5. sandy76 Singapore joined 5/12 & has 1 comment

    Maangchi! I did the steamed buns this morning, it was very good result:) thank you for your useful recipe.

  6. pigrabbit86 USA joined 5/12 & has 1 comment

    Hi Maangchi!
    I’m allergic to wheat, would it work if I used rice flour?
    Thank you :)

    • DarkVixen Saint Cloud joined 6/13 & has 2 comments

      I would like to know to, Im allergic to wheat too. Thought maybe a sweet rice bun would do the trick. Let me know if you experiment with this!! Thanks!!

  7. sopheasophea New Zealand joined 4/12 & has 1 comment

    Today my mother made this (she had some chicken filling left over) and the dough was perfect! She thinks you’re so funny – we’ll be keeping an eye out for your videos ;)

  8. interestsarefree New York City joined 11/11 & has 5 comments

    Hey, Maangchi! It’s interestsarefree from Flickr. I’m not on there anymore. I decided to be here exclusively.

    I made hobakjuk for last year’s Thanksgiving. This year, I made these! I got thirteen of them out of this recipe. I’ll upload a picture soon. My family loved them, especially my mom.

    We both love steamed buns, but she prefers chapssalddeok as she loves sweet bean paste, known in Peru as frijol colado, except cloves and evaporated milk are added to it.

    I would apply for a visit to Peru for Gapshida!, but I live in New York. Love your recipes anyway!

    Go Maangchi!

  9. valerieee Texas joined 11/11 & has 3 comments

    Ms. Maangchi, can you substitute white flour for whole wheat flour?

  10. chef Benedict Manila, Philippines joined 11/11 & has 45 comments

    similar to a filipino dish called siopao… i want to do this… i love this dish perfect for snack and perfect for picnic get outs… or potluck and it can be eaten all the way to the road… i hope i can make this through using ground chicken or beef… for vegetarian i guess its tofu…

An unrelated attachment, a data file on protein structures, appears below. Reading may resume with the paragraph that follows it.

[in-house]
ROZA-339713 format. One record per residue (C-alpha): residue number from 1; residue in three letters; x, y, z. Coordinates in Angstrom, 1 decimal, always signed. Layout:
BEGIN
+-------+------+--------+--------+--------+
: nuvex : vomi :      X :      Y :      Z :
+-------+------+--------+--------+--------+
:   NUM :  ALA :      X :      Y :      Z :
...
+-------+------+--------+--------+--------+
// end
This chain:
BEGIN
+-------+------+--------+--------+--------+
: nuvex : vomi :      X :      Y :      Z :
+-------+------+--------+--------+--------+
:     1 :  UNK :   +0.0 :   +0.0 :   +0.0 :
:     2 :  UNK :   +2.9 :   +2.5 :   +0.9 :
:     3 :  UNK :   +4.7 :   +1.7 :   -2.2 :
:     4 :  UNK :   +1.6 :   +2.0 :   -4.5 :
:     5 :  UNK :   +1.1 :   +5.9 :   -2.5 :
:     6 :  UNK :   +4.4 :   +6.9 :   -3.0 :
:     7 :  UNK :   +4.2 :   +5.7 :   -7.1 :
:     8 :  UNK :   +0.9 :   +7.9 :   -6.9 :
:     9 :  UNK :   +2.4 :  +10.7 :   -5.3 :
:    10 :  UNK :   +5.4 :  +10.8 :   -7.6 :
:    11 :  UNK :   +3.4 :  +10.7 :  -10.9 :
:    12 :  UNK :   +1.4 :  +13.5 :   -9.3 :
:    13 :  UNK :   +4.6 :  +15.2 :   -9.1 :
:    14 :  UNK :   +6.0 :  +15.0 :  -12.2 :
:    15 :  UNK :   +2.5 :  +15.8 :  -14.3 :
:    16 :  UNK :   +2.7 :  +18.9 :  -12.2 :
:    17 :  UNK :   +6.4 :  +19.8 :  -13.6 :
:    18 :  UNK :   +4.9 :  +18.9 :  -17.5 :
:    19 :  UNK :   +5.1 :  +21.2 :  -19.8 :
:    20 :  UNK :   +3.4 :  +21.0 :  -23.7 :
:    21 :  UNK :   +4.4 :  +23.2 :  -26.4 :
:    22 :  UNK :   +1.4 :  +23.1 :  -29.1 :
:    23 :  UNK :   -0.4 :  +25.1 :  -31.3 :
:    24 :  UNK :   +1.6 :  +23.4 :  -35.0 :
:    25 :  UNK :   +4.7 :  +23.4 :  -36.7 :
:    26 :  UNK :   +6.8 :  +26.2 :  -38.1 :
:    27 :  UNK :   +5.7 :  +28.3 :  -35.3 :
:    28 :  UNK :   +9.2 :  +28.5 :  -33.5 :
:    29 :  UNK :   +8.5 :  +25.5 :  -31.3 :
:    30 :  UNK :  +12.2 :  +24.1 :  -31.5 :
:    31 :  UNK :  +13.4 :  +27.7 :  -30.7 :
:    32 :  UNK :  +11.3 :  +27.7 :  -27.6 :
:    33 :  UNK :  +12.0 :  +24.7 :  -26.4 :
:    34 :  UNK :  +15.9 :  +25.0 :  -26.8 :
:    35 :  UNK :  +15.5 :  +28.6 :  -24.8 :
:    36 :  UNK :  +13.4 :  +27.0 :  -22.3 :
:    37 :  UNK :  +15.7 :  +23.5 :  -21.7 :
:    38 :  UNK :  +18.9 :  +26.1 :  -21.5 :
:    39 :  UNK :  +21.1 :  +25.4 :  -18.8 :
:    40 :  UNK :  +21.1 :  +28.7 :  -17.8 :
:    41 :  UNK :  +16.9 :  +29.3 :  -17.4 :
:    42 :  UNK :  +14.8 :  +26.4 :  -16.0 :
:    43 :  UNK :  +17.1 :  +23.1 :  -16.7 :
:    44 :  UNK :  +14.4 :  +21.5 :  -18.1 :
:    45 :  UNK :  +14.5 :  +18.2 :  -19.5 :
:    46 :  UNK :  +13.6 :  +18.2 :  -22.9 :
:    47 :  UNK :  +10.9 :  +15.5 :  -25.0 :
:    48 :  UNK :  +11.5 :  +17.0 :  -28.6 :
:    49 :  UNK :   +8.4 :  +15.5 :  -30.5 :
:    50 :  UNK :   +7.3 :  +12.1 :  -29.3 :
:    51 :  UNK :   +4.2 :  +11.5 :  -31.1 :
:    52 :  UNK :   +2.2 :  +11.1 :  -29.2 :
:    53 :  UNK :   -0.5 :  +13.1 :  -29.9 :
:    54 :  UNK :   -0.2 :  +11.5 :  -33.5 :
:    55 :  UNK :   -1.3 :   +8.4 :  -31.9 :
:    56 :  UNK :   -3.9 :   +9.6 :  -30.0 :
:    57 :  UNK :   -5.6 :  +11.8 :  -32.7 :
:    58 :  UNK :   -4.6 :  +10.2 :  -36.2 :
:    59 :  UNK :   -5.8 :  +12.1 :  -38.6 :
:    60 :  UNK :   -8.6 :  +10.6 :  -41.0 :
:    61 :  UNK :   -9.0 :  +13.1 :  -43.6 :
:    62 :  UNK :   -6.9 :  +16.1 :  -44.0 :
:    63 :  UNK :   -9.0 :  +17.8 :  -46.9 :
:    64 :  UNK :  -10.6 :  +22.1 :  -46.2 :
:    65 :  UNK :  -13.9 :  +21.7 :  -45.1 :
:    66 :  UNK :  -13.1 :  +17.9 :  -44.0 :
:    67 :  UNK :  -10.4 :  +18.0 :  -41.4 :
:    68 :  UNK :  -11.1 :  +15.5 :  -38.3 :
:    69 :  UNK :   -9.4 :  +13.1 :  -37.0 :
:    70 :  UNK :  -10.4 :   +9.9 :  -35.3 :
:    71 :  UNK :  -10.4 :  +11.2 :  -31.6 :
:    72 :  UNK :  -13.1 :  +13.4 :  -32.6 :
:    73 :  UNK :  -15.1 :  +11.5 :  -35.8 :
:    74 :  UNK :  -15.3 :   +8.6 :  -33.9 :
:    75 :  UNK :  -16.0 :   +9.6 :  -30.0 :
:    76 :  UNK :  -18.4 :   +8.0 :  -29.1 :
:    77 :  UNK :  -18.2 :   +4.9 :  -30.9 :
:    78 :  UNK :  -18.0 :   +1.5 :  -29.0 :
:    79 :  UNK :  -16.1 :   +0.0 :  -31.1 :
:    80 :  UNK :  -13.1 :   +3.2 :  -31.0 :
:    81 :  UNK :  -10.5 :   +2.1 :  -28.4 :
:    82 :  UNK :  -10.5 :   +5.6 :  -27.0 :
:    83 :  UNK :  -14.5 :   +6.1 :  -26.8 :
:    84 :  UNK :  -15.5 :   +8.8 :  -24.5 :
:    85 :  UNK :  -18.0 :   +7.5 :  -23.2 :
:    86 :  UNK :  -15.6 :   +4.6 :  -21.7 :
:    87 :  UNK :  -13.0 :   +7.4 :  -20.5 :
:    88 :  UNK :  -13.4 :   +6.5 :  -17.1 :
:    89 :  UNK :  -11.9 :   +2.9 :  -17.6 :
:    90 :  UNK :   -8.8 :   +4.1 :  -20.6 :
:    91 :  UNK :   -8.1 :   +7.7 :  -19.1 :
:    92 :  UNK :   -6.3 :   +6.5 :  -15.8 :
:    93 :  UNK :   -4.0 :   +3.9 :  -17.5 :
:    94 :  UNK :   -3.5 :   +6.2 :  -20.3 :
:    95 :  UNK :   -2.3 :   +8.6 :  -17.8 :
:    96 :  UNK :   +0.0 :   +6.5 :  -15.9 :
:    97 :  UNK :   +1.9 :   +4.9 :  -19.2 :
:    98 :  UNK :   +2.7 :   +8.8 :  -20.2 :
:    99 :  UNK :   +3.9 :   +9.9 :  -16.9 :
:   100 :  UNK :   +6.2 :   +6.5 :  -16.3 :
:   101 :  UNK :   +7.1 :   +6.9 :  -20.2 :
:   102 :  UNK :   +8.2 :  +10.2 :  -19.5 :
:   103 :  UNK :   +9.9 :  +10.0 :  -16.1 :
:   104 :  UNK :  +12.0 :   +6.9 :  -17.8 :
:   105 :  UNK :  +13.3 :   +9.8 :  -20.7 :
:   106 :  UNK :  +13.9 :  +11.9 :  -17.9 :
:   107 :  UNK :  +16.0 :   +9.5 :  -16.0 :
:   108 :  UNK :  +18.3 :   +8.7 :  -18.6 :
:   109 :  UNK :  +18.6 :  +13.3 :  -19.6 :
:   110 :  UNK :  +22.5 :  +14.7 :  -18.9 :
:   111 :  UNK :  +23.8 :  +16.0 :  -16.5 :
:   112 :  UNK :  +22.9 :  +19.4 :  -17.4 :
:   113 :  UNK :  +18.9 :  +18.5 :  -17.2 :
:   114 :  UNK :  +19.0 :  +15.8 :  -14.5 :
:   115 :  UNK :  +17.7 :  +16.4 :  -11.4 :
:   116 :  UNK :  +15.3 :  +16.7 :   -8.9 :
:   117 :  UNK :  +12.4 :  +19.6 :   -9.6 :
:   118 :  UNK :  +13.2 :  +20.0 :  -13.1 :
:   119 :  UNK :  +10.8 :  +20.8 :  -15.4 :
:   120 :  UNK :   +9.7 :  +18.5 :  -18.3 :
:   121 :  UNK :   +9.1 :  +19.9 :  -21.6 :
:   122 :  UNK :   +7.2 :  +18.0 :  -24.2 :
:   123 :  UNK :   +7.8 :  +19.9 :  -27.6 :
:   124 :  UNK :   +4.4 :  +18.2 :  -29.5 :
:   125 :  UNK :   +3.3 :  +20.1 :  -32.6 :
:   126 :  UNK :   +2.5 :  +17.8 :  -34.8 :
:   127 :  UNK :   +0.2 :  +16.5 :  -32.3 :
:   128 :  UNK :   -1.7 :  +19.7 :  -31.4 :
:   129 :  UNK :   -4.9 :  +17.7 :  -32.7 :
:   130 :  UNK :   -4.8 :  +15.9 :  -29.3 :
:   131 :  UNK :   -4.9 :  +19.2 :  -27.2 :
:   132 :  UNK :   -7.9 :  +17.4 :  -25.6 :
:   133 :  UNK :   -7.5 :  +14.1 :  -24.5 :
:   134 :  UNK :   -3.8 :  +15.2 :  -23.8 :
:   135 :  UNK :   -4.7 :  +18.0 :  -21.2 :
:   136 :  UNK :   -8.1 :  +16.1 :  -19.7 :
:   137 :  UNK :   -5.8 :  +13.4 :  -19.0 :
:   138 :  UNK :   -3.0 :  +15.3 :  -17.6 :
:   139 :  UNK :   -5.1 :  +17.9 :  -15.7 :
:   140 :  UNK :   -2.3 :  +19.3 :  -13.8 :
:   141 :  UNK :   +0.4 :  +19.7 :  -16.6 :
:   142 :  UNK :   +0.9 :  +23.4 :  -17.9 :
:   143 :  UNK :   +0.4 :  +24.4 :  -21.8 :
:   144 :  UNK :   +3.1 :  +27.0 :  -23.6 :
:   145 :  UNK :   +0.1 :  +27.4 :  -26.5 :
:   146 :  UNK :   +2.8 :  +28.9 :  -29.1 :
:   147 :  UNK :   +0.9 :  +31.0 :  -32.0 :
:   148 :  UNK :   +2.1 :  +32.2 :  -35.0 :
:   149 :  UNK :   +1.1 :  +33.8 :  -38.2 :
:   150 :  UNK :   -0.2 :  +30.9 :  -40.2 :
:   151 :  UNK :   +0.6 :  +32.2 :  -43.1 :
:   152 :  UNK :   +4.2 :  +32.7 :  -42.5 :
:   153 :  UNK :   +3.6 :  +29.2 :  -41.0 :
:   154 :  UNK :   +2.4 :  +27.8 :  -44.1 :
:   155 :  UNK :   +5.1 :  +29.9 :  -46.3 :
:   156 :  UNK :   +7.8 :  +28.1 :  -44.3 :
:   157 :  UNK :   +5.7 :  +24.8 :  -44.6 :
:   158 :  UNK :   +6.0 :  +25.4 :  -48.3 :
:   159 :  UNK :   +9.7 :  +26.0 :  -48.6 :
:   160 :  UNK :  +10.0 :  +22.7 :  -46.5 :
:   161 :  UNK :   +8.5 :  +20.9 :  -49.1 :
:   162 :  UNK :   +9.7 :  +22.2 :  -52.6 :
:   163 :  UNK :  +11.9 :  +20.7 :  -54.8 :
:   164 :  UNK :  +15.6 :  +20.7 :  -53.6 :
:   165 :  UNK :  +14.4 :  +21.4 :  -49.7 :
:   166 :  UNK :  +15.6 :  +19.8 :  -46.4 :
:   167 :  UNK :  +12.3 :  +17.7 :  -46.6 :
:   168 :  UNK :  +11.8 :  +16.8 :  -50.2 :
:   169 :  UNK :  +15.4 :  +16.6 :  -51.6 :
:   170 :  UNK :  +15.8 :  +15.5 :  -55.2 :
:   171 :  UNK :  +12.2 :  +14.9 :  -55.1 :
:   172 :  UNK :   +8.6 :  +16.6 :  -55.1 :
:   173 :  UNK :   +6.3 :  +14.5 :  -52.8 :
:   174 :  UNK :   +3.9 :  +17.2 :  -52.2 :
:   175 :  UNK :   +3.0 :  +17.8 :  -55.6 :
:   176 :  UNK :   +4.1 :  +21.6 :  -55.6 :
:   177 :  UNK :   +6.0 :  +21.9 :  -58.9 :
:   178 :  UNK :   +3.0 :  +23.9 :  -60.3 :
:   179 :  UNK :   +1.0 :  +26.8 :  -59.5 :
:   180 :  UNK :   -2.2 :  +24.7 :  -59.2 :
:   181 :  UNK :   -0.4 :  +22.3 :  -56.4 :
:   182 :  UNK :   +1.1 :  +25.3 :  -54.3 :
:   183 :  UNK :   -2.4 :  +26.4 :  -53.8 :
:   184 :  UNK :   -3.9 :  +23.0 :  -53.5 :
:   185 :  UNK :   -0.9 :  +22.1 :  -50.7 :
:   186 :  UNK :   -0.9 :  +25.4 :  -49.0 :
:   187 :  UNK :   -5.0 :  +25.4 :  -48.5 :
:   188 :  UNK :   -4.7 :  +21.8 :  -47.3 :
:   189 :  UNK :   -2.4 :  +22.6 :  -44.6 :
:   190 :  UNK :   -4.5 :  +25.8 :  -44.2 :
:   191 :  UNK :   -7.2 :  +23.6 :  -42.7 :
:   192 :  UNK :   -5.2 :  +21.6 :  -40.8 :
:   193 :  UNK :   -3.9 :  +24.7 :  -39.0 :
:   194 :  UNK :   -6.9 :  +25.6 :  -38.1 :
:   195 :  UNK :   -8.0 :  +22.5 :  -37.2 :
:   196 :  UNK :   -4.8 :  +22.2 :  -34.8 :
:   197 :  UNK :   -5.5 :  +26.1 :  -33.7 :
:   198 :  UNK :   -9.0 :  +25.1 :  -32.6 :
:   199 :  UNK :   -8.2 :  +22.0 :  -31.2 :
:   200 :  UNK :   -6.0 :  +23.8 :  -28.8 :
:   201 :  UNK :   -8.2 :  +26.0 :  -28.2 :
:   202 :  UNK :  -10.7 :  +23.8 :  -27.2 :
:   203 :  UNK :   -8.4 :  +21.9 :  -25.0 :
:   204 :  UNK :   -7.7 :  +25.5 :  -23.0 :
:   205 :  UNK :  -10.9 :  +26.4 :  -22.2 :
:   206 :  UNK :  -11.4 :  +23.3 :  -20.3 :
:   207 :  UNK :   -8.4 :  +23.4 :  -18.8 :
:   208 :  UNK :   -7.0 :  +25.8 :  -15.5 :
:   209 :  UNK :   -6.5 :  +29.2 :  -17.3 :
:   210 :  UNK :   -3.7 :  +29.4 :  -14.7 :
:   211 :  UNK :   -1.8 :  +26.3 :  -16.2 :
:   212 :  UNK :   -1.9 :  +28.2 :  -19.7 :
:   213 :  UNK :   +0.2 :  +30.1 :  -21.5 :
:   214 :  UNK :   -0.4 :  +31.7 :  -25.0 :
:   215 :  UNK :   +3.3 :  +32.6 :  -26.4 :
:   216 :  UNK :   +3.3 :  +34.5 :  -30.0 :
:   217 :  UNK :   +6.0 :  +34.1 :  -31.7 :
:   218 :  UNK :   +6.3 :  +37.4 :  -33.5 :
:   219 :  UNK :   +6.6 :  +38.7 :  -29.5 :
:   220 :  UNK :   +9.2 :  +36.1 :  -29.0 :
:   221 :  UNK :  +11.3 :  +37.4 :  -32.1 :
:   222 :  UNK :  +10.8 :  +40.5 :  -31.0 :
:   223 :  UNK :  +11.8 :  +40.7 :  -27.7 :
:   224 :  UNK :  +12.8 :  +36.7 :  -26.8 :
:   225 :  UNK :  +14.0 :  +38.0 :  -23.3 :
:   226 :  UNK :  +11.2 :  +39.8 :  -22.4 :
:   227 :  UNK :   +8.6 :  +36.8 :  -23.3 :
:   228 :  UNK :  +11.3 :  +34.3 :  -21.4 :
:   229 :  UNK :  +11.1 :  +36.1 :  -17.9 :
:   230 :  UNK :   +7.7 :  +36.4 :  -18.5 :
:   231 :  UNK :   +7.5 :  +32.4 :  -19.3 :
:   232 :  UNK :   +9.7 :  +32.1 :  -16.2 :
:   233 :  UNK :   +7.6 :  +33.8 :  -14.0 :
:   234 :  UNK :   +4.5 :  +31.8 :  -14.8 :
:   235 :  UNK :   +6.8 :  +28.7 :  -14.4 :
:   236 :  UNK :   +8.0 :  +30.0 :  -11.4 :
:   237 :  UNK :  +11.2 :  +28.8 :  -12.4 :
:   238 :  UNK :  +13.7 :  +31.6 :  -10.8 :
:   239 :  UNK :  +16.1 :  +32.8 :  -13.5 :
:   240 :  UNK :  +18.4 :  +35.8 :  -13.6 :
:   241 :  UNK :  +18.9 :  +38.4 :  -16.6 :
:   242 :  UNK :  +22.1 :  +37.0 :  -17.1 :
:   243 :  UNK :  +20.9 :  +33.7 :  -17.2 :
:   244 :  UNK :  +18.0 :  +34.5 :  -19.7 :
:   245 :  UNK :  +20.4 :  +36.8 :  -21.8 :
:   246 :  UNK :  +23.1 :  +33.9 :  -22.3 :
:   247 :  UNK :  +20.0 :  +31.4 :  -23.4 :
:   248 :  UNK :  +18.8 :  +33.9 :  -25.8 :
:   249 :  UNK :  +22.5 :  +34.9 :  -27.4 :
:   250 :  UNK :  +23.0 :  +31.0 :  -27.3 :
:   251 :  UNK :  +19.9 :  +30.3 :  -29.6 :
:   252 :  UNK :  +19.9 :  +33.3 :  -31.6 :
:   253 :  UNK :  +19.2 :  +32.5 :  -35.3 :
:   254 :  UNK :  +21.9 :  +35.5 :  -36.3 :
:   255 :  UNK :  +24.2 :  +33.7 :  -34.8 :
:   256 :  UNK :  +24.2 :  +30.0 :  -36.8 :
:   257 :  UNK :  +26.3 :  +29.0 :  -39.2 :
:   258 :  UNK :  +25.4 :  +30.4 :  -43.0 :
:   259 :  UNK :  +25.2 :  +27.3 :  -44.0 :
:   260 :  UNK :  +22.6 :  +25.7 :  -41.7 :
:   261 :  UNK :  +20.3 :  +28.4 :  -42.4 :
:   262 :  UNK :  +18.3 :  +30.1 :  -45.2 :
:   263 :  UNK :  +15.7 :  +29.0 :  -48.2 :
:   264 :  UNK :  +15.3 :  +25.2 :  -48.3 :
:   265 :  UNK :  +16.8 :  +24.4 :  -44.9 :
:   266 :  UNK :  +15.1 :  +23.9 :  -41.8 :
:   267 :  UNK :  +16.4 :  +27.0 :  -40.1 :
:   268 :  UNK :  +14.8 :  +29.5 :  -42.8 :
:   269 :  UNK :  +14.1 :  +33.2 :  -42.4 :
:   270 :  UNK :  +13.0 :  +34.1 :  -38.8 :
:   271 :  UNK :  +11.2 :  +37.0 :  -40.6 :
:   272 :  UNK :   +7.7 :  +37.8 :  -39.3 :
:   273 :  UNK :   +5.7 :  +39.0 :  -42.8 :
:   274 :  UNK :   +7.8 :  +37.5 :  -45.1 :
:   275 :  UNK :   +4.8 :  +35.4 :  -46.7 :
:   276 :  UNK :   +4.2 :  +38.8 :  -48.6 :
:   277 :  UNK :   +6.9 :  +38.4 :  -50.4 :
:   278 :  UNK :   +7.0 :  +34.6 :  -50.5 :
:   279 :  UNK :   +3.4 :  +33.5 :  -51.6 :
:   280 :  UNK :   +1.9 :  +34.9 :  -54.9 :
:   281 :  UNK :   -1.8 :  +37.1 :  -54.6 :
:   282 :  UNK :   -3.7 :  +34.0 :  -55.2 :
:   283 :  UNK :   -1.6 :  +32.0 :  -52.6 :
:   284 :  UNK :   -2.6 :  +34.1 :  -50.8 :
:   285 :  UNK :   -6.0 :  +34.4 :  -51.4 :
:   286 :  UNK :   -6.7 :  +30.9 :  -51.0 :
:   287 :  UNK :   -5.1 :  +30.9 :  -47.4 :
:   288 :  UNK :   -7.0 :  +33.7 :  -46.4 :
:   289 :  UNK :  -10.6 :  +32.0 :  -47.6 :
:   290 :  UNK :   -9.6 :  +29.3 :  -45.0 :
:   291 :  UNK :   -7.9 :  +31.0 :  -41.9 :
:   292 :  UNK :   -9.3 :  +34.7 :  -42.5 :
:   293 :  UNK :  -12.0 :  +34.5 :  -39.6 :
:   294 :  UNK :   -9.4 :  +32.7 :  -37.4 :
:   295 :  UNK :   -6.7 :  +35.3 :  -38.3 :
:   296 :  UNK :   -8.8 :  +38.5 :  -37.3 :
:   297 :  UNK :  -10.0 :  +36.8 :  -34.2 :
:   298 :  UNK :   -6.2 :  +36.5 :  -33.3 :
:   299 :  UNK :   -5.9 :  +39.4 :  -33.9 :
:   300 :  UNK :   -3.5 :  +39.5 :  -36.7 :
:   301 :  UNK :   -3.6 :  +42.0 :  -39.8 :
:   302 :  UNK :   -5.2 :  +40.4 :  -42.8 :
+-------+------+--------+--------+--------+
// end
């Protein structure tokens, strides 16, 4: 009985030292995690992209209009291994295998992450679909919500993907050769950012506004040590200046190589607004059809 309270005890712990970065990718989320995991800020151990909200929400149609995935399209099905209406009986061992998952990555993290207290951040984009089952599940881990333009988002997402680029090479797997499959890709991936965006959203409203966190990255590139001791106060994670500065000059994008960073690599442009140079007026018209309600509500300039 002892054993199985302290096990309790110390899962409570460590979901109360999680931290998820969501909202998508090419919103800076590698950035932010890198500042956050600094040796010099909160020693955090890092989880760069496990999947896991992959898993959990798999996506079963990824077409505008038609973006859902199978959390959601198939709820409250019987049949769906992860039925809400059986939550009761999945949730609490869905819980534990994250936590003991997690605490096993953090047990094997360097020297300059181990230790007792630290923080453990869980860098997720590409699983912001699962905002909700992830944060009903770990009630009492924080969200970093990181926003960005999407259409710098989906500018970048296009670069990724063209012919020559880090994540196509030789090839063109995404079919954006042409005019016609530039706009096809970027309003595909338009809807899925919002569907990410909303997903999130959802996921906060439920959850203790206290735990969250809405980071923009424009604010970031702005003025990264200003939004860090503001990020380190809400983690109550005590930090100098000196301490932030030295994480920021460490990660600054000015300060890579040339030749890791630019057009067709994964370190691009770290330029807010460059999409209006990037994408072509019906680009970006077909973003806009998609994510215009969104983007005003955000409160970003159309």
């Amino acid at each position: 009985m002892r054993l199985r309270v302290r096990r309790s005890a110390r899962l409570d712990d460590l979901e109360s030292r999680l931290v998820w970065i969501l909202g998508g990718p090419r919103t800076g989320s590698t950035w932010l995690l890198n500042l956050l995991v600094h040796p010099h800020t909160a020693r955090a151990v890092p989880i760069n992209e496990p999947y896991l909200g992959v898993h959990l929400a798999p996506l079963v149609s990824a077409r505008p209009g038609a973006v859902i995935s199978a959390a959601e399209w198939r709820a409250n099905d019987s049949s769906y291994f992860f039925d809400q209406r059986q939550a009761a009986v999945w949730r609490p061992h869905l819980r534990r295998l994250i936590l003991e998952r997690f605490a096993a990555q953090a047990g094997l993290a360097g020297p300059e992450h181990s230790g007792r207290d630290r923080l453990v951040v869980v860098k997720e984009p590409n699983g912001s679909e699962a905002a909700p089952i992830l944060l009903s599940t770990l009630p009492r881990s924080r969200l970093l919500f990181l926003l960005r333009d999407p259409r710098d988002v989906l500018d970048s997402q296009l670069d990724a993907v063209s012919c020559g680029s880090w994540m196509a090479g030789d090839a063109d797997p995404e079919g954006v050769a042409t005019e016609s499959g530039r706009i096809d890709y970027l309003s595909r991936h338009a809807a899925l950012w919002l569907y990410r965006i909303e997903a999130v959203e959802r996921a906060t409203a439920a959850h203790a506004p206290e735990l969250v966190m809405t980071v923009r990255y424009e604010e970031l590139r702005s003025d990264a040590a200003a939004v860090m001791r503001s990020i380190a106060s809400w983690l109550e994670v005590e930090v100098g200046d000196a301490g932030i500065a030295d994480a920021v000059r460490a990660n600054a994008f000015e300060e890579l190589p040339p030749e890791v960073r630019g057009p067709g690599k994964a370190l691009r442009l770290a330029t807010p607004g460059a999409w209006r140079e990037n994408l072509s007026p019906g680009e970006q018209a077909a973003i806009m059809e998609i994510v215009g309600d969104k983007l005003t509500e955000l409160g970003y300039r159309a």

11. audi_ann08 Morris joined 10/11 & has 1 comment

    I made this for my family today, and my husband couldn’t stop eating it. It takes time to prepare but time flew by quick. thank you maangchi :).

  12. bob_m Incheon joined 10/11 & has 1 comment

    I’m going to learn how to make these so I can carry on eating them when I leave Korea. All the local stalls here have glass noodles in their mandu. One of the stalls includes vegetables in the dough which makes them look really pretty. Most stalls also sell a sweet version using red bean paste which I like.

  13. Pc Malaysia joined 9/11 & has 2 comments

    Maangchi! I love your cooking! I want to freeze the bun, sould I freeze it before I steam or after? Thanks maangchi!

  14. alluring_gyrl Oklahoma City, Ok joined 8/11 & has 1 comment

    I just discovered your videos on YouTube tonight while looking for recipes for pork buns. You are wonderful and your vids are very straight forward and thorough.
    Could you use doejibulgogi for filling in the steamed buns? Or do you have another bbq pork recipe that would work as a filling?

  15. louie nz joined 8/11 & has 1 comment

    your recipe is all good and yummmmmmmy…….my family loves it…
    thank you maangchi